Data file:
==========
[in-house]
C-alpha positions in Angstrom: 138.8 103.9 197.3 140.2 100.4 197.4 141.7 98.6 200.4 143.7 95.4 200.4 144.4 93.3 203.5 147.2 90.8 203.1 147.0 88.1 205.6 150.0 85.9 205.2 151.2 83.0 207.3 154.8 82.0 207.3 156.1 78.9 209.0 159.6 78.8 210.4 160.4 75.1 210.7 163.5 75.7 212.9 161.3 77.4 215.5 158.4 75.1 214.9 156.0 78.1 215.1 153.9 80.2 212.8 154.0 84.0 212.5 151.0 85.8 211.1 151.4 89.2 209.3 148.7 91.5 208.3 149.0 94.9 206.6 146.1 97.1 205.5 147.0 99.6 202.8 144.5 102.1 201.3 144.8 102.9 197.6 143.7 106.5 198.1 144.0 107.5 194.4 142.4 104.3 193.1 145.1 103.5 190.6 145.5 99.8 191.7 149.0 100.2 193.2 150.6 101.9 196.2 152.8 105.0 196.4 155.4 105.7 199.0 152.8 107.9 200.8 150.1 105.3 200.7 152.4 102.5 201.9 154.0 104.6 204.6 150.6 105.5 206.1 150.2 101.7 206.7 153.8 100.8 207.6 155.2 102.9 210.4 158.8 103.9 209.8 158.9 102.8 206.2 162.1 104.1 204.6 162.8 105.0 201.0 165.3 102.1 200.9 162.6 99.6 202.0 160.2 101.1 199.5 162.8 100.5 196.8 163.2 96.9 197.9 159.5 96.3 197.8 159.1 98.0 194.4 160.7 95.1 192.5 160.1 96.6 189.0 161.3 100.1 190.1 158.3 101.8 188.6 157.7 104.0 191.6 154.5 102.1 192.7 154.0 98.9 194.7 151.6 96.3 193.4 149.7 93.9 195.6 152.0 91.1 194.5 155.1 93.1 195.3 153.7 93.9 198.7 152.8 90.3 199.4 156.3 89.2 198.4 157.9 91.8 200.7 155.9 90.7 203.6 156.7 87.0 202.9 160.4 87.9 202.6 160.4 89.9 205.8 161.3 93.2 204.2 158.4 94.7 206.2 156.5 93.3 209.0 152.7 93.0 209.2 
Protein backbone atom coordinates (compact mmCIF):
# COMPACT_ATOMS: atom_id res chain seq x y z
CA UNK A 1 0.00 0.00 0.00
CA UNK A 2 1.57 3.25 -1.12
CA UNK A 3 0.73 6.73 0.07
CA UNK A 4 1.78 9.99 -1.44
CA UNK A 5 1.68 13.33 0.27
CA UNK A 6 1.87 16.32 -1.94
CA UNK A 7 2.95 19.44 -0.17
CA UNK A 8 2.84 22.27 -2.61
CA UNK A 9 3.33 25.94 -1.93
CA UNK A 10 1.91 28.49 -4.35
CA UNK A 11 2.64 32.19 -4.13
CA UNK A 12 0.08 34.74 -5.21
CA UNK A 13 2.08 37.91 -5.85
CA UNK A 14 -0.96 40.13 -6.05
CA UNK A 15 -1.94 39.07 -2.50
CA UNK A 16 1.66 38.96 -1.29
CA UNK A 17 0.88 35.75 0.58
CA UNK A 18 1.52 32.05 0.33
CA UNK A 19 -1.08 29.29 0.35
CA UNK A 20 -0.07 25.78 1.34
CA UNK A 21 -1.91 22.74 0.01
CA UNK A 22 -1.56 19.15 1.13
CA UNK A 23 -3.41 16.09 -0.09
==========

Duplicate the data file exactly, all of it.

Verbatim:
[in-house]
C-alpha positions in Angstrom: 138.8 103.9 197.3 140.2 100.4 197.4 141.7 98.6 200.4 143.7 95.4 200.4 144.4 93.3 203.5 147.2 90.8 203.1 147.0 88.1 205.6 150.0 85.9 205.2 151.2 83.0 207.3 154.8 82.0 207.3 156.1 78.9 209.0 159.6 78.8 210.4 160.4 75.1 210.7 163.5 75.7 212.9 161.3 77.4 215.5 158.4 75.1 214.9 156.0 78.1 215.1 153.9 80.2 212.8 154.0 84.0 212.5 151.0 85.8 211.1 151.4 89.2 209.3 148.7 91.5 208.3 149.0 94.9 206.6 146.1 97.1 205.5 147.0 99.6 202.8 144.5 102.1 201.3 144.8 102.9 197.6 143.7 106.5 198.1 144.0 107.5 194.4 142.4 104.3 193.1 145.1 103.5 190.6 145.5 99.8 191.7 149.0 100.2 193.2 150.6 101.9 196.2 152.8 105.0 196.4 155.4 105.7 199.0 152.8 107.9 200.8 150.1 105.3 200.7 152.4 102.5 201.9 154.0 104.6 204.6 150.6 105.5 206.1 150.2 101.7 206.7 153.8 100.8 207.6 155.2 102.9 210.4 158.8 103.9 209.8 158.9 102.8 206.2 162.1 104.1 204.6 162.8 105.0 201.0 165.3 102.1 200.9 162.6 99.6 202.0 160.2 101.1 199.5 162.8 100.5 196.8 163.2 96.9 197.9 159.5 96.3 197.8 159.1 98.0 194.4 160.7 95.1 192.5 160.1 96.6 189.0 161.3 100.1 190.1 158.3 101.8 188.6 157.7 104.0 191.6 154.5 102.1 192.7 154.0 98.9 194.7 151.6 96.3 193.4 149.7 93.9 195.6 152.0 91.1 194.5 155.1 93.1 195.3 153.7 93.9 198.7 152.8 90.3 199.4 156.3 89.2 198.4 157.9 91.8 200.7 155.9 90.7 203.6 156.7 87.0 202.9 160.4 87.9 202.6 160.4 89.9 205.8 161.3 93.2 204.2 158.4 94.7 206.2 156.5 93.3 209.0 152.7 93.0 209.2 
Protein backbone atom coordinates (compact mmCIF):
# COMPACT_ATOMS: atom_id res chain seq x y z
CA UNK A 1 0.00 0.00 0.00
CA UNK A 2 1.57 3.25 -1.12
CA UNK A 3 0.73 6.73 0.07
CA UNK A 4 1.78 9.99 -1.44
CA UNK A 5 1.68 13.33 0.27
CA UNK A 6 1.87 16.32 -1.94
CA UNK A 7 2.95 19.44 -0.17
CA UNK A 8 2.84 22.27 -2.61
CA UNK A 9 3.33 25.94 -1.93
CA UNK A 10 1.91 28.49 -4.35
CA UNK A 11 2.64 32.19 -4.13
CA UNK A 12 0.08 34.74 -5.21
CA UNK A 13 2.08 37.91 -5.85
CA UNK A 14 -0.96 40.13 -6.05
CA UNK A 15 -1.94 39.07 -2.50
CA UNK A 16 1.66 38.96 -1.29
CA UNK A 17 0.88 35.75 0.58
CA UNK A 18 1.52 32.05 0.33
CA UNK A 19 -1.08 29.29 0.35
CA UNK A 20 -0.07 25.78 1.34
CA UNK A 21 -1.91 22.74 0.01
CA UNK A 22 -1.56 19.15 1.13
CA UNK A 23 -3.41 16.09 -0.09